Whidbey Island Half Marathon: Chasing Down My Goal

By Tanya

I finally ran my first half marathon in almost two years and it felt great! I signed up for the Whidbey half marathon in October 2013 with the hope that I would be able to run it in 2014. As you know, I started out my running career way too fast and furious. As a result I have been plagued with on-going injuries for which I had to take all of 2013 off to recover.

When the new year came around I committed to training differently. I started seeing a new Physical Therapist.  Per her advice I worked to change up my stride to a faster cadence and foot turnover rate. I also focused on using my upper core muscles by pulling up and tightening my "inner corset" while I ran. This type of running certainly added a new cardio challenge, but overall it lessened my pain. I also was advised that although my hamstrings may feel tight, they actually are not, so stretching them would only further my problems. Therefore I should stretch my hamstrings as little and as gently as possible.

I eased back into running slow and steady and made sure I could maintain the correct form and stride for the entire run. I also kept up with my cross-training routine of swimming, core exercises, and Zumba. This meant that I only gave myself two running days per week.

I started by running three miles at a ten minute pace and incrementally increased my mileage by one mile each week. By the time I reached five miles I began to use one day as a speed work day. My speed work was done on the track with the routine of one mile warm up, followed by 400 speed and 400 walk X2, then 800 speed, 800 slow-down and a one mile cool down.

I do not have a Garmin or any timing device other than the Map My Run app on my cell phone to calculate my distance, speed and pace. The GPS on my phone is not very reliable, making the readings slightly inaccurate on my long runs and no good at all while running on a track, so I mostly ran by feel.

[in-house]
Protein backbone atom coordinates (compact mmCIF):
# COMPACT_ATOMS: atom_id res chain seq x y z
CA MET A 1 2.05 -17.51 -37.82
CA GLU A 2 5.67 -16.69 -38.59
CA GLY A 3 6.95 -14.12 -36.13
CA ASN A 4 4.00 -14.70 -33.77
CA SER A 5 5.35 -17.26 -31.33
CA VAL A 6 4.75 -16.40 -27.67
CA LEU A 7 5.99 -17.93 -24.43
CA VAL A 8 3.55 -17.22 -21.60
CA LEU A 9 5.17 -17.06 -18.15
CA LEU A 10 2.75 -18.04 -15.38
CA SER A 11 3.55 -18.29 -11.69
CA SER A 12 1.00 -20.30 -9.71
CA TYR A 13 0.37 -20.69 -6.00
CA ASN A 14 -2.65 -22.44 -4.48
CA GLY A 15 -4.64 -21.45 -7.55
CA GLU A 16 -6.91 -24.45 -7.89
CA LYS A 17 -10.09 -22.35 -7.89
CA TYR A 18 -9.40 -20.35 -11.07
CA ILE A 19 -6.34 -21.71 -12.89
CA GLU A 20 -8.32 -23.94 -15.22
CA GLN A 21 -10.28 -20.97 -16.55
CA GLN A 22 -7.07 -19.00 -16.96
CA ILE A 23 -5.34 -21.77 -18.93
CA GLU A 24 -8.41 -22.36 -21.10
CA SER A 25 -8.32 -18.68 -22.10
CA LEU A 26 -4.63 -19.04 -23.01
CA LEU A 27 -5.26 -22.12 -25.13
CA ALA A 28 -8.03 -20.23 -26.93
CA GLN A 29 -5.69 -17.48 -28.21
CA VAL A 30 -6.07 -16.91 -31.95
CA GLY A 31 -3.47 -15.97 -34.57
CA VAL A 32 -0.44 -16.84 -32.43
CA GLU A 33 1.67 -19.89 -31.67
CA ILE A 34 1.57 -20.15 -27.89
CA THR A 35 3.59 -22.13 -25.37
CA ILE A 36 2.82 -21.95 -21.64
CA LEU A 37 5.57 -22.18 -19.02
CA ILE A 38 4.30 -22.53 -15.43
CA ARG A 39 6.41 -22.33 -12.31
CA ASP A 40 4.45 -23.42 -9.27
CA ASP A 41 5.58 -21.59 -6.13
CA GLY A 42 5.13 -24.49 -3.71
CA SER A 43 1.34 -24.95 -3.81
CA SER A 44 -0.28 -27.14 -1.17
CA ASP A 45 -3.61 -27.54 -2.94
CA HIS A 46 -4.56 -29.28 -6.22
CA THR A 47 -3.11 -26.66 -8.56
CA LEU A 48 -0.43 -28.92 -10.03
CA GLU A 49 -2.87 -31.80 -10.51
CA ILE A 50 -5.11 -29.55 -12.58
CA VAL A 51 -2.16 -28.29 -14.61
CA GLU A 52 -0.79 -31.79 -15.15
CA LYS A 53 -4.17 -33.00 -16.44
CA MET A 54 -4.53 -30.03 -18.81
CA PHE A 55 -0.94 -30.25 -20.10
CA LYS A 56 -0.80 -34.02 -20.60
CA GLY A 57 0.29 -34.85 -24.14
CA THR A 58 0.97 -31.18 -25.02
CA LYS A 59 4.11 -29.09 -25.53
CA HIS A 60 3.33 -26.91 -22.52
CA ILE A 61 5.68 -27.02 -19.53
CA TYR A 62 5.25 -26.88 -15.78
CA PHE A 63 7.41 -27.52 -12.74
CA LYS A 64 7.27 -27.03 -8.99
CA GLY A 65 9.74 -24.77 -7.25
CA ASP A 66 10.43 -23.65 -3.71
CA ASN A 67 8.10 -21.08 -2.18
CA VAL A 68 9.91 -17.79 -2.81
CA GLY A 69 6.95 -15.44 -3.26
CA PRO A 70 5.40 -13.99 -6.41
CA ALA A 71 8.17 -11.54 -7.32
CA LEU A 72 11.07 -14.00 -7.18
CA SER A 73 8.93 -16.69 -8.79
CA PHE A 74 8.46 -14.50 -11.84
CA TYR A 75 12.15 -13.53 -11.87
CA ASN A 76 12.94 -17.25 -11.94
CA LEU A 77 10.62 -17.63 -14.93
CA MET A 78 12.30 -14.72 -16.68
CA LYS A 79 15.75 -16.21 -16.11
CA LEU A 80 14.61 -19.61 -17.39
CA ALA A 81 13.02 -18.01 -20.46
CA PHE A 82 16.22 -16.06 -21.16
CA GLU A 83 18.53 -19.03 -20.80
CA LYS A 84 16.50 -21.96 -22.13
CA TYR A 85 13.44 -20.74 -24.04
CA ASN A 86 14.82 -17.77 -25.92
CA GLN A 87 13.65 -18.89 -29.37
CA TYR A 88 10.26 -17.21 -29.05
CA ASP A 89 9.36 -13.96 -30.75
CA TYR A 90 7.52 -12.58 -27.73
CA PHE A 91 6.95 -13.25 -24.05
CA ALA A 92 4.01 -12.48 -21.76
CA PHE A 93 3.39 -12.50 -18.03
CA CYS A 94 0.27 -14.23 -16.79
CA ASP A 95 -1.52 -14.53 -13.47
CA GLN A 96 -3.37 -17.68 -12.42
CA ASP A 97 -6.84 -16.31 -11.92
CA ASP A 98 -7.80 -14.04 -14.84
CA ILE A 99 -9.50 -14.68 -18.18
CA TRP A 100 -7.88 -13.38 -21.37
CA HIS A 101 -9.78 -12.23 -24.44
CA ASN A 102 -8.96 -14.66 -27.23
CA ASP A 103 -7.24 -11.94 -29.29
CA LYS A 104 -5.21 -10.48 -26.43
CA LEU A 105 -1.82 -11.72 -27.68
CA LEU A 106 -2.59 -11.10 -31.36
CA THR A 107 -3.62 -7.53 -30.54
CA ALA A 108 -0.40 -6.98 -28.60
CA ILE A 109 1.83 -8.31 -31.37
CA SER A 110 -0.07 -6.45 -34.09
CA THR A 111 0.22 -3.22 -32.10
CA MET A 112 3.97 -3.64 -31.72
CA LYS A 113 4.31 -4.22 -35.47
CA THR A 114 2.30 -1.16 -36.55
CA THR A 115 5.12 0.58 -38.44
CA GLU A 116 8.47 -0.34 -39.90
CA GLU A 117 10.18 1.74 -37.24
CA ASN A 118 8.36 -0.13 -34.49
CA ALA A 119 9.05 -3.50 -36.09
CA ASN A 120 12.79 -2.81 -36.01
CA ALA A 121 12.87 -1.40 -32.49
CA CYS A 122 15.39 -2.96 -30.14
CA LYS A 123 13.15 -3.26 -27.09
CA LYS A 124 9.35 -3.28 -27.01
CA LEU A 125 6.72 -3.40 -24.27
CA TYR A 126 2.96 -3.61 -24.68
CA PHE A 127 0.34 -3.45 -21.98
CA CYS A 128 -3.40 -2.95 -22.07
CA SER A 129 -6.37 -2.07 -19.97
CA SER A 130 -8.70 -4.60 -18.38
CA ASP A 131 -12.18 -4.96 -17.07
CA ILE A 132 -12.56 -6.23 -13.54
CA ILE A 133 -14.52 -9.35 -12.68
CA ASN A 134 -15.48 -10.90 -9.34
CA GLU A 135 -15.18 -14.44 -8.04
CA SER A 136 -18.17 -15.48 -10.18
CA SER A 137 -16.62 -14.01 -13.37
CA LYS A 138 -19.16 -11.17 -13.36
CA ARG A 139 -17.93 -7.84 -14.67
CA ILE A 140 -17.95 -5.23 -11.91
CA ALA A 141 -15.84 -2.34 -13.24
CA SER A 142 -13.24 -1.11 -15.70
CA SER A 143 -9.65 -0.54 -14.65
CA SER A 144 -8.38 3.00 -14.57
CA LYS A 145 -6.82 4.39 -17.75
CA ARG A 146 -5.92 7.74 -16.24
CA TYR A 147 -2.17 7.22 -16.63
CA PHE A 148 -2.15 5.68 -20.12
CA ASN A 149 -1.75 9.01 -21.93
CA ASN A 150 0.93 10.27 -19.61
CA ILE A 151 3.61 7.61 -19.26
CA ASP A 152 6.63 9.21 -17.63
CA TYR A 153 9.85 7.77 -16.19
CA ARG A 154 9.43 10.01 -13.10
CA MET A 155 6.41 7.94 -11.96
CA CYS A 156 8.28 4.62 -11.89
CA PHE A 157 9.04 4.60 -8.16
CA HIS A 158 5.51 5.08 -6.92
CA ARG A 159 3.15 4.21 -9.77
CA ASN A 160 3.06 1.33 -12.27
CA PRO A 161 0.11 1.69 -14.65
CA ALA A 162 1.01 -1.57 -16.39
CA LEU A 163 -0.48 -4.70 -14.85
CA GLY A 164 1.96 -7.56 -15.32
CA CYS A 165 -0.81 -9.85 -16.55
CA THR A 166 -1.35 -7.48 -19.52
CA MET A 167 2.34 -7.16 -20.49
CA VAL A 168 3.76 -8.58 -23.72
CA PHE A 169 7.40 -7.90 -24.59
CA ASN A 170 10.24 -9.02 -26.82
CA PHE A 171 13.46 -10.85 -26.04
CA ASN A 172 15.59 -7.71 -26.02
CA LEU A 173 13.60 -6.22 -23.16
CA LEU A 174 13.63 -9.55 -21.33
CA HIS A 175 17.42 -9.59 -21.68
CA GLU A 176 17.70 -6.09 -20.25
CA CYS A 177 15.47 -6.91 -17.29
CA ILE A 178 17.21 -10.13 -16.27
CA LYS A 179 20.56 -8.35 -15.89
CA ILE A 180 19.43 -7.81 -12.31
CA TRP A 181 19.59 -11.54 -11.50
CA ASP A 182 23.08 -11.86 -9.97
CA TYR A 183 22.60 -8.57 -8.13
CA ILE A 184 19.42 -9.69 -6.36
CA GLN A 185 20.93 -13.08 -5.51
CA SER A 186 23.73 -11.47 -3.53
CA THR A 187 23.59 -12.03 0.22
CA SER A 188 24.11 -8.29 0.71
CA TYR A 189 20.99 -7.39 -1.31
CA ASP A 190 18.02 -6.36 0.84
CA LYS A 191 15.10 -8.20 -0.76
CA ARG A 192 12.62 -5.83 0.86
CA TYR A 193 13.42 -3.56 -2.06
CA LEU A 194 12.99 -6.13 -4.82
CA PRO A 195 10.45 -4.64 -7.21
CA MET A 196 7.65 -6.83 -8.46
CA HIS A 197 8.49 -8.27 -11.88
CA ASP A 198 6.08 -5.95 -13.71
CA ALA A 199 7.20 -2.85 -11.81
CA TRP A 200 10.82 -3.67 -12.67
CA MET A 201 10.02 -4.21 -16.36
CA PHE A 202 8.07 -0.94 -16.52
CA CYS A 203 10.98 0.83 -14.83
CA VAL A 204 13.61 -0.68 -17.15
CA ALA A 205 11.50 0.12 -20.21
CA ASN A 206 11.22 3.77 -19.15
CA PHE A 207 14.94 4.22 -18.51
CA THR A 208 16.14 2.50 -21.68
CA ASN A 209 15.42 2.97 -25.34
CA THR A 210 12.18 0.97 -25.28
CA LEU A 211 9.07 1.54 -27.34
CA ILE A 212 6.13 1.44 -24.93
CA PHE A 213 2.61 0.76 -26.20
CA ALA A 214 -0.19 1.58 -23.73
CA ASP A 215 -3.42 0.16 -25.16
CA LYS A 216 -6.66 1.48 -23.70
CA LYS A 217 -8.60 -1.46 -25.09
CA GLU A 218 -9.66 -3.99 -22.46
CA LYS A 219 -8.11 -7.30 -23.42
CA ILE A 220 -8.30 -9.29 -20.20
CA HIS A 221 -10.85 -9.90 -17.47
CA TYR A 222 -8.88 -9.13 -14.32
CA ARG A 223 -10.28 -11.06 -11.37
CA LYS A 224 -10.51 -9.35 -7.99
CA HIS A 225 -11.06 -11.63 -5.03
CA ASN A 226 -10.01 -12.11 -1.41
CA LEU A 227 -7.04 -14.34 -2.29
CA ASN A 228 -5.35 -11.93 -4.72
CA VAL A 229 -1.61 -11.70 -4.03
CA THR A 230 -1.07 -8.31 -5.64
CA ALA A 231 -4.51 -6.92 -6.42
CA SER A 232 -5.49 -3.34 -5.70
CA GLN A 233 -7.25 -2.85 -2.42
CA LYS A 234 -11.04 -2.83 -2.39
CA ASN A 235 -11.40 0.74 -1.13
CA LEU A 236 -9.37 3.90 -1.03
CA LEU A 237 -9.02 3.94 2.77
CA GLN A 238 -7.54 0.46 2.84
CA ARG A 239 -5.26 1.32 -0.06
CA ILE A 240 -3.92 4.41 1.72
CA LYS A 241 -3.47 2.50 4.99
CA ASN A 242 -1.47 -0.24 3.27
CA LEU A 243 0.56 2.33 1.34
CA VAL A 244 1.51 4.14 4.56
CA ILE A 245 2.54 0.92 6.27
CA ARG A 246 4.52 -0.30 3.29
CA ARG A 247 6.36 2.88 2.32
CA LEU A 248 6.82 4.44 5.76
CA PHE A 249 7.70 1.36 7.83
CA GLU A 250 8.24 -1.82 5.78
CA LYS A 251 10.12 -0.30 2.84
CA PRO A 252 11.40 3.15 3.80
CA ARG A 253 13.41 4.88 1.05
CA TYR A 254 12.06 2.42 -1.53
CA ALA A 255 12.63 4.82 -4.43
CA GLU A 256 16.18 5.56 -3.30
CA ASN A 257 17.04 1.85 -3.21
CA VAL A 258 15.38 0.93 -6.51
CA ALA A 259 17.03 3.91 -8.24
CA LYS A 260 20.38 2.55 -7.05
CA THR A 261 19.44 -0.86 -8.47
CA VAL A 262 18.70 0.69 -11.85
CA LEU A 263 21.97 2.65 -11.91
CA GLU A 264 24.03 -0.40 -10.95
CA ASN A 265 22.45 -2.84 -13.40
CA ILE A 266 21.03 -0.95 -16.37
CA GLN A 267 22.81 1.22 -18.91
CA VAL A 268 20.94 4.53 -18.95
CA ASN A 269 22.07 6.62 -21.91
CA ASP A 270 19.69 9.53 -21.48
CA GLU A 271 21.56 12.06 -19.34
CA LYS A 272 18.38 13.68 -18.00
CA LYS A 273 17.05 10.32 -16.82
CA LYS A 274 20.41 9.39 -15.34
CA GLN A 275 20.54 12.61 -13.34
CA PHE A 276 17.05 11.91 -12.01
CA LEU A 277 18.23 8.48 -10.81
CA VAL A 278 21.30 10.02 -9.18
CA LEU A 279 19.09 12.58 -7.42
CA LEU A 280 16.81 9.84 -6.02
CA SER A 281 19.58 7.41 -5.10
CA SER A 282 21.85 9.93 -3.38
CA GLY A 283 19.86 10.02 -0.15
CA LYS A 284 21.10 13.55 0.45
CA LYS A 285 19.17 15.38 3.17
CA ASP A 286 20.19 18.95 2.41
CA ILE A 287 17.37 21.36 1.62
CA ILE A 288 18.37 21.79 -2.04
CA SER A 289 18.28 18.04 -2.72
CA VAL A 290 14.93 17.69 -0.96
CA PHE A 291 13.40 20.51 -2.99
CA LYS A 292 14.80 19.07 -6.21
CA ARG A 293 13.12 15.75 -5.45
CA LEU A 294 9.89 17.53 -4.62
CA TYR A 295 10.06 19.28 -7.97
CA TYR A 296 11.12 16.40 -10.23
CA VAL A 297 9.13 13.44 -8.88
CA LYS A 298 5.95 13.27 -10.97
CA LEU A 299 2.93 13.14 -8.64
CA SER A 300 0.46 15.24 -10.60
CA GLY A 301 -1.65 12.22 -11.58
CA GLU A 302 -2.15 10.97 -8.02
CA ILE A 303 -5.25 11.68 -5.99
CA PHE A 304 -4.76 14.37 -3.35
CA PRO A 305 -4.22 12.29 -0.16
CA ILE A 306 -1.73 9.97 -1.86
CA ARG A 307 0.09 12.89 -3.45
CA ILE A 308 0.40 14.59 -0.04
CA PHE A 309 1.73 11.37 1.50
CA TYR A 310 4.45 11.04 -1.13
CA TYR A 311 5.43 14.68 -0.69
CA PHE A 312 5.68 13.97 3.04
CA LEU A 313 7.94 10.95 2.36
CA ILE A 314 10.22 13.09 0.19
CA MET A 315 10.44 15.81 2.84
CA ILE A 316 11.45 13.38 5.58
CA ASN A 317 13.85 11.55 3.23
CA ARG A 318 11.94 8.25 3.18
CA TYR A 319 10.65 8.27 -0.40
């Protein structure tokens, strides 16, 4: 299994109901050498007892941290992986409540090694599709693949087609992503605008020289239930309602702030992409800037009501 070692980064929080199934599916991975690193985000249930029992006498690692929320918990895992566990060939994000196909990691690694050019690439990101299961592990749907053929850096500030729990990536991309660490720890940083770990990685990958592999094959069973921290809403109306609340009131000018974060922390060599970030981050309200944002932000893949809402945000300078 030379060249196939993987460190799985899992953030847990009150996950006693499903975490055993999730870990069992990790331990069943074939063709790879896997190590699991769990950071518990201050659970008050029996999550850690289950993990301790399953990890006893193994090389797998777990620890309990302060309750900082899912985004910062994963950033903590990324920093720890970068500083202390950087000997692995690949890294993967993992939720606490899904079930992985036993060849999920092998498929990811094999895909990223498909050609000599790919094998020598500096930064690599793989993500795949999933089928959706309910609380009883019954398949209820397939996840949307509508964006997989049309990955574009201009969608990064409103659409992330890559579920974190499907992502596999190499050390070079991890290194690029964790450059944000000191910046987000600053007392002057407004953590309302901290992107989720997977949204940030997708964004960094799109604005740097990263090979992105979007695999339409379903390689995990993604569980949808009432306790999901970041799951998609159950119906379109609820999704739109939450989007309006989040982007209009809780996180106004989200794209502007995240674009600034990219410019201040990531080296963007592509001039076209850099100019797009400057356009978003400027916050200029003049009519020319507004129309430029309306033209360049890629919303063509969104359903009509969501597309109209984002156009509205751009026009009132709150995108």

My running was going really well. Unfortunately as my running routine increased I started to have lower back pain after doing Zumba. My physical therapist confirmed my suspicions that my running muscles and dancing muscles seemed to be working in opposition. Zumba was making my lower back too flexible and my core was still not strong enough to stabilize it when I would go pound the pavement the next day. I was able to avert a major lock up by having my PT release my back muscles once a week as well as apply ASTYM treatments, by scraping my sore, "crunchy" spots on my back, hips and knees with a special tool to break up the knotted, stuck fascia.

As my training progressed I was pleasantly surprised to find that I was gaining speed even with the increased distance. Thank you speed work! I found that my comfortable settle-in pace was an 8:30 pace which I was averaging on my long runs. With a little giddy-up in my legs I was finally able to go on a few runs with my speedster Sole Sisters Carissa and Jodi. I even celebrated my birthday by joining up again with the Oregon Road Runners Club for their weekly workout. It felt great to finally be back in the running community!

The last two weeks of my training before the half marathon I switched out my Zumba day with an additional easy run. Everything was going great until my last easy four miler the Friday before Whidbey. For some reason my left knee stared to tighten up after my run. Fortunately I had scheduled one last session with my PT and she gave my knee a good work over.

Since I knew I was most likely not going to PR in this race I decided to try a new racing strategy this time. In the past I've allowed my starting line adrenaline rush to get the best of me. I would start off fast and pay for it by hitting a wall around mile ten and end up feeling like I was dragging my butt along the last few miles. This time I wanted to allow myself a gradual warm up (ten to nine minute pace) for the first two miles which contained the longest and most steep climb of the whole race. After that my goal was to maintain a good pace for the duration of the race, taking advantage of the down hills. I especially wanted to keep some fuel in my tank because I knew there would be some rolling hills at miles ten through twelve.

My initial goal was to finish the race in under two hours. Since I knew my phone was not very reliable I decided I was going to try and keep my sights on a pacer. At the race expo I learned there would be a pacer for finishing time goals of 1:45, 1:50, and 2:00. I decided my goal would be after my two mile warm up that I would try to catch the 1:50 pacer.